Fedora.NEXT Products and the fate of Spins
kevin at scrye.com
Fri Jan 31 23:22:17 UTC 2014
On Fri, 31 Jan 2014 14:37:02 -0800
Adam Williamson <awilliam at redhat.com> wrote:
> So in my new constructive spirit ;) let me take a crack at some
> answers to this:
> I think the Spins process as it currently exists has a lot of
> problems. We've been saying this for years, long before we even
> thought about Fedora.next. You identify some of them above, and there
> are others - we've never had coherent messaging about the spins, for
> instance. This is especially silly with the desktop spins, where
> there are all kinds of mixed messages.
Yeah. I think things got somewhat better in f20 at least due to the
requirement that someone/anyone actually booted the thing and it
> The desktop spins are the ones that seem most important to keep. I
> think there's a reasonable argument for dropping most or all of the
> non-desktop spins, because they're essentially just vehicles for
> delivering package groups, when you look at them. Games provides a
> bunch of games. Electronics Lab provides a bunch of electronics
> tools. There's nothing particularly compelling about shipping these
> particular bundles of packages as live images, or as images at all;
> we can come up with any number of other mechanisms for letting people
> get at them, very trivially. Hell, it's not particularly difficult to
> do it right now.
I went down this same path a few years ago, but there are actually use
cases for the non desktop spins that aren't served by just installing
and then installing the packages. For example:
* Using the security spin booted live to examine a compromised install.
You don't want to attach it to a real install thats r/w. Booting off
a read only media means if something messes it up, you can just
* You have 30 machines in a lab you can use for your electronics lab or
design class or gamer gathering. You're allowed to reboot them, but
not install anything on them (they have windows on them or something).
You can just walk around before class and boot them all up on live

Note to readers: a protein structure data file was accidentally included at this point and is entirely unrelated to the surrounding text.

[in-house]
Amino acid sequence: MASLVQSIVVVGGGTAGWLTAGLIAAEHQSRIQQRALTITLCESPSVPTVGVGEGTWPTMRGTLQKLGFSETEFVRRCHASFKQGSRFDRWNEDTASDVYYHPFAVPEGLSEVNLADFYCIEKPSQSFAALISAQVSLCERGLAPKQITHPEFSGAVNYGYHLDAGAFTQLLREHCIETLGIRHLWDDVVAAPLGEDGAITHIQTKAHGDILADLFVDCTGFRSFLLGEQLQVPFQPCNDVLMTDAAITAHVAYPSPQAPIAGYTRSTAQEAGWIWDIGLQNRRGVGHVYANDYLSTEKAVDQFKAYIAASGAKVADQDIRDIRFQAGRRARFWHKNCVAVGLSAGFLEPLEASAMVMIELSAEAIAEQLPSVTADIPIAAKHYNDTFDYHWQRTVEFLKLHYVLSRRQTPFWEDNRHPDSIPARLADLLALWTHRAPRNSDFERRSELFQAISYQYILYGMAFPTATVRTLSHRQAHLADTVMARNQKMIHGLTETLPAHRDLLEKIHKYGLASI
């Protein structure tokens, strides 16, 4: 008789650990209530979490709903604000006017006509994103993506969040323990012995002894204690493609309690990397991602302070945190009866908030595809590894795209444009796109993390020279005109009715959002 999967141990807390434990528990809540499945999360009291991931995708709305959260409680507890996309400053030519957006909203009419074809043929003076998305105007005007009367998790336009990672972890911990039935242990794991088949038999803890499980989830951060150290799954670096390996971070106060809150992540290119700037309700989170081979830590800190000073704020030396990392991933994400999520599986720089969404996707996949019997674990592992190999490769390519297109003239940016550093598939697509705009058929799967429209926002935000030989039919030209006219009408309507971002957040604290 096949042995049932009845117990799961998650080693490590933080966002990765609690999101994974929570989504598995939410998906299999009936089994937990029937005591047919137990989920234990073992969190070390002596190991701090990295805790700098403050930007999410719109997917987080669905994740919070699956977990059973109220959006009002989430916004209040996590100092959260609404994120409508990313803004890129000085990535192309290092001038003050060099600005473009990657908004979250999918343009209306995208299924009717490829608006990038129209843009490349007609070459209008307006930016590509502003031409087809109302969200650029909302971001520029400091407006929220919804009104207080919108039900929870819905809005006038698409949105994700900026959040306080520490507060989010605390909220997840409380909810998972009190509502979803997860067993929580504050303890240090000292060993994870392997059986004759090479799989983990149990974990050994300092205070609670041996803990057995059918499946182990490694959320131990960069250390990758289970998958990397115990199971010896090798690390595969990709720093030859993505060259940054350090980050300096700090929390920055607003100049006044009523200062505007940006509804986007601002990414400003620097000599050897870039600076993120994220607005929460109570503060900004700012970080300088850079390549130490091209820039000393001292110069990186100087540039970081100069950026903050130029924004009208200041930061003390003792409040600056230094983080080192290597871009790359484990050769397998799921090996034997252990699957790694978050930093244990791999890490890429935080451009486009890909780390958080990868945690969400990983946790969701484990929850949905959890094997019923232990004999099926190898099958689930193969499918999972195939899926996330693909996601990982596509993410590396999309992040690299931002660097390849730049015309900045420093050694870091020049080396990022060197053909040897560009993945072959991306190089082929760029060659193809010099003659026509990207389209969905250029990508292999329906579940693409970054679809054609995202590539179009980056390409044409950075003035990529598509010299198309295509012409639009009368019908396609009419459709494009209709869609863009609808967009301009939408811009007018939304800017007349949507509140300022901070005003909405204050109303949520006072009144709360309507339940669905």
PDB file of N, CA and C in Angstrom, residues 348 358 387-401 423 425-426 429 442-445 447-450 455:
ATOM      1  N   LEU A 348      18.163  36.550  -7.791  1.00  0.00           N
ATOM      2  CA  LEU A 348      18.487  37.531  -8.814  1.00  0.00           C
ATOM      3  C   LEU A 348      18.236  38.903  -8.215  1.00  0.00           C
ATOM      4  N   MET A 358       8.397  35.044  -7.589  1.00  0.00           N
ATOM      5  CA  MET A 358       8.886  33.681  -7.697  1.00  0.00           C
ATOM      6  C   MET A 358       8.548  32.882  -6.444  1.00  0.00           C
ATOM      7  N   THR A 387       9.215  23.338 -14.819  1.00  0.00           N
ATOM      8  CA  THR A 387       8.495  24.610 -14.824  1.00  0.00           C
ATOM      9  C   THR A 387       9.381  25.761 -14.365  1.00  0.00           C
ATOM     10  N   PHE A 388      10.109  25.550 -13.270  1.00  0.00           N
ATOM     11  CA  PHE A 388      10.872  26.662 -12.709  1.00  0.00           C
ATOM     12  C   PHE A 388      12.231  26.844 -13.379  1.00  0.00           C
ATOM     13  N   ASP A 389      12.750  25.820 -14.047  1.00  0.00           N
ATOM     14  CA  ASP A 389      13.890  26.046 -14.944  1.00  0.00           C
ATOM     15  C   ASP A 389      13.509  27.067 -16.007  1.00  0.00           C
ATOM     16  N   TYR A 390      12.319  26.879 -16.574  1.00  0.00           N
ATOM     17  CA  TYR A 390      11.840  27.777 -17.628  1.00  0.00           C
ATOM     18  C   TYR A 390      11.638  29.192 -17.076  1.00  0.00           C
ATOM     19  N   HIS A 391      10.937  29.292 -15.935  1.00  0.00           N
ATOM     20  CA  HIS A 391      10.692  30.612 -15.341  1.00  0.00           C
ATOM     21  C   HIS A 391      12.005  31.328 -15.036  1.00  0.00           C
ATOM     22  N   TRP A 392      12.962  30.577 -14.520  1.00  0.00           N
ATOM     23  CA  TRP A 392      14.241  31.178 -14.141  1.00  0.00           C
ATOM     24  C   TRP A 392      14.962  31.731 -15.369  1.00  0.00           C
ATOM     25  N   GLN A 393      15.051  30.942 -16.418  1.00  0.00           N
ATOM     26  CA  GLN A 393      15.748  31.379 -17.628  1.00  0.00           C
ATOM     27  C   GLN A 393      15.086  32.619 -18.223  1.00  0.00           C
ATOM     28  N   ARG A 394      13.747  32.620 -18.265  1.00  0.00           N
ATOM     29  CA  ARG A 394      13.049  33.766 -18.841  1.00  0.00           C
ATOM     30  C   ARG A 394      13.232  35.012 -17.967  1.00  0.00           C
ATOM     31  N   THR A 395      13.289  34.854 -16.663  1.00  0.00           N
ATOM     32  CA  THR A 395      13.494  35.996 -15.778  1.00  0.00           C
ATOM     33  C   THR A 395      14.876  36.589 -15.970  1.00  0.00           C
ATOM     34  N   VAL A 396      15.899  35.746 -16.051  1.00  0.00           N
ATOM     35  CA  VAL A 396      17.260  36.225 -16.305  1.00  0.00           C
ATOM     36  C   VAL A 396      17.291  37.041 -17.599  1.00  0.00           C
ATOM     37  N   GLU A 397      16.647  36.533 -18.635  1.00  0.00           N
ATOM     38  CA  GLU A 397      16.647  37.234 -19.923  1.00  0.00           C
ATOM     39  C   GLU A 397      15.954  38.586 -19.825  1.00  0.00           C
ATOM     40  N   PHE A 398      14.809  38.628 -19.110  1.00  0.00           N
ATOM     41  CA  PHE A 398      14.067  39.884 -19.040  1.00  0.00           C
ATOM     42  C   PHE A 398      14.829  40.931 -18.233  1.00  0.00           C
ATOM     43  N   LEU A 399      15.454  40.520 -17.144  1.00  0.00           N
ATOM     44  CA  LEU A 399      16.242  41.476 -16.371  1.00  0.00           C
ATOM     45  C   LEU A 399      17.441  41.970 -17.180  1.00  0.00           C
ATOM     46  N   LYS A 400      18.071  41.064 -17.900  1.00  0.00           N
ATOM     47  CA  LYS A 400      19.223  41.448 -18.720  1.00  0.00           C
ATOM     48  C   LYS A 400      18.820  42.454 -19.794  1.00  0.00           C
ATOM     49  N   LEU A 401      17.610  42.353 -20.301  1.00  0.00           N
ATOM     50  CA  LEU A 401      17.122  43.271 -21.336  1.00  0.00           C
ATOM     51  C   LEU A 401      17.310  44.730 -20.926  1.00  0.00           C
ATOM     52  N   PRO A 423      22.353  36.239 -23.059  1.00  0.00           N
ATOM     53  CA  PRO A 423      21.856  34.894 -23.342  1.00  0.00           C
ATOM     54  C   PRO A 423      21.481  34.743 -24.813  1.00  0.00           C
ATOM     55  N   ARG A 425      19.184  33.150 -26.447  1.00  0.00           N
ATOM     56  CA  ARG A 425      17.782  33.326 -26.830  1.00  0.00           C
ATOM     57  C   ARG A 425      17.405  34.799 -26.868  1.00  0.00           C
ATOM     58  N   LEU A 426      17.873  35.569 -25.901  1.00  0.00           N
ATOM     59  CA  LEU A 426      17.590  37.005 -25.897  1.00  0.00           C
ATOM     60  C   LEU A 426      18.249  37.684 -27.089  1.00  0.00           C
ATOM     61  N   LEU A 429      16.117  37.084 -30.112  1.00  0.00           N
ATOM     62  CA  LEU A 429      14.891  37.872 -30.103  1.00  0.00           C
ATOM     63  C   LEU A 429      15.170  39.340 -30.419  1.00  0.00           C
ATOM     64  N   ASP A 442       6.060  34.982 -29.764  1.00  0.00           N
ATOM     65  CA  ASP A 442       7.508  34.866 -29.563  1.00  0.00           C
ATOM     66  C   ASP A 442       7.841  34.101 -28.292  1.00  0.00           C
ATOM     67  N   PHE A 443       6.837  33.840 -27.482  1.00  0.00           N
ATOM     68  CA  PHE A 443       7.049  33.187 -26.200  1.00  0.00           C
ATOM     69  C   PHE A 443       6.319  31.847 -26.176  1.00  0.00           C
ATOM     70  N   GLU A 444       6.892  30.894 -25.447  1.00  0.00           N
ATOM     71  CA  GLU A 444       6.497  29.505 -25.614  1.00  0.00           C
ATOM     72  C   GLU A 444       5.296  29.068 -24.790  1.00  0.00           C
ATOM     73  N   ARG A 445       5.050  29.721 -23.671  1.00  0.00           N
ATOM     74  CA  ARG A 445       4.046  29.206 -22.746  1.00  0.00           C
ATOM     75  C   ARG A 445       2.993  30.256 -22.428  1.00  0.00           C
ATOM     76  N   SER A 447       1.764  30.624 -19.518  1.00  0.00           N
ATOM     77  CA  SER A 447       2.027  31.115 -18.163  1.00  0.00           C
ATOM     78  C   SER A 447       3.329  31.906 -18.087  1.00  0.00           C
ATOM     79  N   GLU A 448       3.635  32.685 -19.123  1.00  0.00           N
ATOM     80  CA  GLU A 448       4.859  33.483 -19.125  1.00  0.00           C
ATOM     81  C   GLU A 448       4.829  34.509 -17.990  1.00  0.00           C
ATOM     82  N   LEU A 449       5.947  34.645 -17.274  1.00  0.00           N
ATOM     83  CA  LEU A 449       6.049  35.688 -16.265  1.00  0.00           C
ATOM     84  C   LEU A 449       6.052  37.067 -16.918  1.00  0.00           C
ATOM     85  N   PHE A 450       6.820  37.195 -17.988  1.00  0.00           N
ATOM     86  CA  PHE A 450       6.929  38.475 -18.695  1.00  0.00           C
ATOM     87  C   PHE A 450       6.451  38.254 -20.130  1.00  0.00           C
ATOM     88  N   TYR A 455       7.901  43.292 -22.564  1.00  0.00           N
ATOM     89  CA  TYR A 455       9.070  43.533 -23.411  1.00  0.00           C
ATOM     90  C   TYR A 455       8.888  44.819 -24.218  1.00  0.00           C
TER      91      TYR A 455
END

dvd/cd's. If someone messes up their setup in the class, they just
reboot and get back to the desktop.
Now perhaps these are cases where we just say: hey, make your own for
this, but they are valid use cases not easily handled by dropping those
> The desktop spins, though, do have a reasonable amount of value to
> users of those desktops. People do use live media *just as live
> media*, and we know there are Fedora users who want to use desktops
> other than our default desktop, and Fedora contributors willing to do
> the work of maintaining and testing live image deliverables for those
> desktops. The desktop spins we have have mostly managed to meet
> reasonable quality expectations in recent releases without imposing a
> burden on the QA team. I just don't see any major problems to solve
> in the area of the existing desktop spins *as small-p products that
> are a part of the Fedora project*, though I certainly respect the
> releng team's statement that their work scales more or less linearly
> with the number of deliverables we decide to make a part of the
> Fedora space.
I'm not going to speak for releng, but IMHO... the items that are
somewhat a burden still with spins are:
* Making sure someone tests and signs off at milestones.
(Perhaps this could be somehow automated?)
* The volume of things makes composes take longer.
(perhaps we could stop doing them as part of tc/rc composes, and just
do them after each of those so they don't gate those?)
* websites folks have to look at what was signed off and adjust the
websites for them.
(Perhaps we could make some kind of more self service site for spins?)
> Even if we want to keep the alternative desktop live images as a part
> of the Fedora space, though, that affords us quite a bit of
> flexibility to change other things about this process.
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